June 11, 2014 (ADDIS ABABA) – A spokesperson for the leader of the South Sudanese armed opposition faction, Riek Machar, said the SPLM/A in Opposition welcomed the recent direct face-to-face negotiations between Machar and the Ugandan president Yoweri Museveni on the sideline of the Tuesday IGAD regional leaders’ summit in the Ethiopian capital, Addis Ababa.
- Uganda’s President Yoweri Museveni (R) receives a salute as he arrives in Addis Ababa for an African summit on October 12, 2013. (Reuters/Tiksa Negeri)
“We welcomed the direct negotiations with President Yoweri Museveni on the side of Salva Kiir during the face-to-face meeting with our leader, Dr. Riek Machar on Tuesday in Addis Ababa,” Machar’s spokesperson James Gatdet Dak told Sudan Tribune when contacted on Wednesday.
The rebel leader’s spokesperson claimed that the Ugandan president was “imposing his will” on president Salva Kiir and that his direct engagement on certain issues such as withdrawal of his forces was crucial.
“We knew all along that president Museveni is the co-architect of the 15th December crisis in South Sudan and his continued influence on Salva Kiir’s decisions has negatively impacted on the peace process,” Dak claimed, adding that “it was worth it to also negotiate directly with Museveni on withdrawal of his forces from South Sudan.”.
Dak explained that during the Addis Ababa interactions between the two rival leaders in the presence of other regional leaders, Museveni was seated next to President Salva Kiir and was the main speaker negotiating on behalf of the South Sudanese president.
The rebel leader’s spokesperson added that president Museveni agreed to pull out his troops from South Sudan in implementation of the cessation of hostilities agreement which demanded the withdrawal of all foreign forces from South Sudan.
He however said it remained to be seen if the Ugandan president meant his words, underlining that in the past he resisted to withdraw his troops since 23 January when the first agreement on cessation of hostilities was inked.
The Ugandan People’s Defence Forces (UPDF) were deployed in mid-December last year to help protect and secure the leadership of president Salva Kiir amidst violent conflict which erupted between the leading figures of the ruling party (SPLM).
FORMATION OF TRANSITIONAL GOVERNMENT
Dak explained that the “verbal” agreement reached on Tuesday in Addis Ababa between president Kiir and rebel leader Machar was a recommitment by the two rival leaders to respect the previous agreements they signed and to further address the root causes of the crisis with the aim to reach a peace agreement within 60 days on future governance of the country.
He said the proposed formation of the transitional government will come at a later stage of the 60 days negotiations as a product of the would-be peace agreement.
“We want a peace agreement that provides for restructuring of the state on the basis of a federal system of governance. We are ready to table and negotiate this popular demand of the people within 60 days. The question of which leadership or government should be entrusted to implement that agreement or programme will come as a final touch in the negotiations,” Dak further said.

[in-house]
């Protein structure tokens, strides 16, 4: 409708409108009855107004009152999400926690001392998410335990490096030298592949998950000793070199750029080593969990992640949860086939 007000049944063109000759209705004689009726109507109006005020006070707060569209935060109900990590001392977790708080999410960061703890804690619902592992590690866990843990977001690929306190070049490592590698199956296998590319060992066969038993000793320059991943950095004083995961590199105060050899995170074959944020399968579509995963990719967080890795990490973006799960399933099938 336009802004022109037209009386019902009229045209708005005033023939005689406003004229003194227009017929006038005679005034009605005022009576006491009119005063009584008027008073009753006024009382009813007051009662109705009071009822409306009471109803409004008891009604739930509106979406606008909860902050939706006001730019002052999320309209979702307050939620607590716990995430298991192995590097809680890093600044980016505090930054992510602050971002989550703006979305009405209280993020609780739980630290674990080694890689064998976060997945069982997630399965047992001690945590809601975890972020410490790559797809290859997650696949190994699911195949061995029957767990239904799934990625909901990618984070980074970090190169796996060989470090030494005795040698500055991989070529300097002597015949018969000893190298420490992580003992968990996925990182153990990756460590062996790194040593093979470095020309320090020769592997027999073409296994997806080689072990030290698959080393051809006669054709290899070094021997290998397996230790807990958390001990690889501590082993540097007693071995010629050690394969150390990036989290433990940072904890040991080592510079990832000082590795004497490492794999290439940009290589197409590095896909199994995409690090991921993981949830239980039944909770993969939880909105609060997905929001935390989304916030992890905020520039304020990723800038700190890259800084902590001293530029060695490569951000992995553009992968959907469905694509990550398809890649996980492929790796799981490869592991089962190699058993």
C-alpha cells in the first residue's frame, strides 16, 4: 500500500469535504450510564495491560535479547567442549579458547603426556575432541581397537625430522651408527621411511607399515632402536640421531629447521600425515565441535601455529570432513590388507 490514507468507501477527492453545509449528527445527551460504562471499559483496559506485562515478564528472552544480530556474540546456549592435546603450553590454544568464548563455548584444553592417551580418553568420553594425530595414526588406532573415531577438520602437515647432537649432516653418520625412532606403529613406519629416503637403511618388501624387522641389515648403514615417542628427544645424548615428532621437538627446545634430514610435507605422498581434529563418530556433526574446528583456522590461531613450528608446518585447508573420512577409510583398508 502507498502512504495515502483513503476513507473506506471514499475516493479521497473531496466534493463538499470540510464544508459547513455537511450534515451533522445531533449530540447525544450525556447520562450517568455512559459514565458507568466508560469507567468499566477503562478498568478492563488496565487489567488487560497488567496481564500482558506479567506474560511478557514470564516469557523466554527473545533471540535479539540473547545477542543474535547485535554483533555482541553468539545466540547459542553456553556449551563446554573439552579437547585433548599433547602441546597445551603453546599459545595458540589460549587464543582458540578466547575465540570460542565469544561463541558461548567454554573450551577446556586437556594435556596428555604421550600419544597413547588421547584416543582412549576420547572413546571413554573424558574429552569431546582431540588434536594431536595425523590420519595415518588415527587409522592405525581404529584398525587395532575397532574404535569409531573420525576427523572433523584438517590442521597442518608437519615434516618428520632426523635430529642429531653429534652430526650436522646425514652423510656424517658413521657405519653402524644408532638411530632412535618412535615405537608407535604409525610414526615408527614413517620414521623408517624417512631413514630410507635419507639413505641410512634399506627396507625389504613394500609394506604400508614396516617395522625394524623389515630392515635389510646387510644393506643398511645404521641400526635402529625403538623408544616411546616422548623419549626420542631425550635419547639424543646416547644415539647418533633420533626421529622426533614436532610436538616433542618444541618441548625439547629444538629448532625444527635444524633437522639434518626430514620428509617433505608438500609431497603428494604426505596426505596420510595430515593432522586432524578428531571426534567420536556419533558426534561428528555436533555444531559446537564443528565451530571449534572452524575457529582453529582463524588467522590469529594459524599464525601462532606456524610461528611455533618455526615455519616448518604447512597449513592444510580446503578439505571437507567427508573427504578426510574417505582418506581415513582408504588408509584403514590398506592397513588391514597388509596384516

Dak pointed out that it was going to be meaningless if the two parties were rushed to forming a transitional government without first addressing the root causes of the conflict.
“The two rival factions were in the same government before the crisis. To just tell them to get back together in that government without addressing the root causes of the crisis and reaching a peace agreement to change the status quo would be like giving them a short break and deferring the crisis only to reignite in the near future,” he argued.
South Sudan government has however been resisting the rebel group’s call for a federal system of governance as leaders and intellectuals of Greater Equatoria civil society groups have come out in support of federalism .
KIIR RENEWS COMMITMENT
In Juba, South Sudanese president vowed commitment of his administration to implement the agreement he had reached with his former-deputy turned rebel leader, Riek Machar, saying it has been his desire to ensure peace and stability in the country.
We (struck this deal) "because it has been our desire to bring peace and stability in the country. We want the people who have been affected by this conflict to return to their homes as soon as possible," President Salva Kiir told members of the government delegation after signing the deal with the rebel leader Riek Machar, in Addis Ababa, Ethiopia, on Tuesday night.
The six month conflict in South Sudan has left thousands dead and forced around over a million people to flee their homes.
The failure to implement the signed agreements, particularly the 23 January ceasefire, have attracted both local and international concerns, prompting regional leaders to warns the rival parties of intention to take unilateral action, including sanctions to bring peace in the country.
Ethiopian Prime Minister, Hailemariam Desalegn, who announced late Tuesday the new agreement between the rival leaders, said the region would act to bring peace should the two sides failed to implement it.
"They (Kiir and Machar) agreed fully to commit themselves to the already signed agreements and to complete all negotiations within the coming 60 days and then establish a transitional government of national unity,” Prime Minister Desalegn told reporters after the meeting late on Tuesday.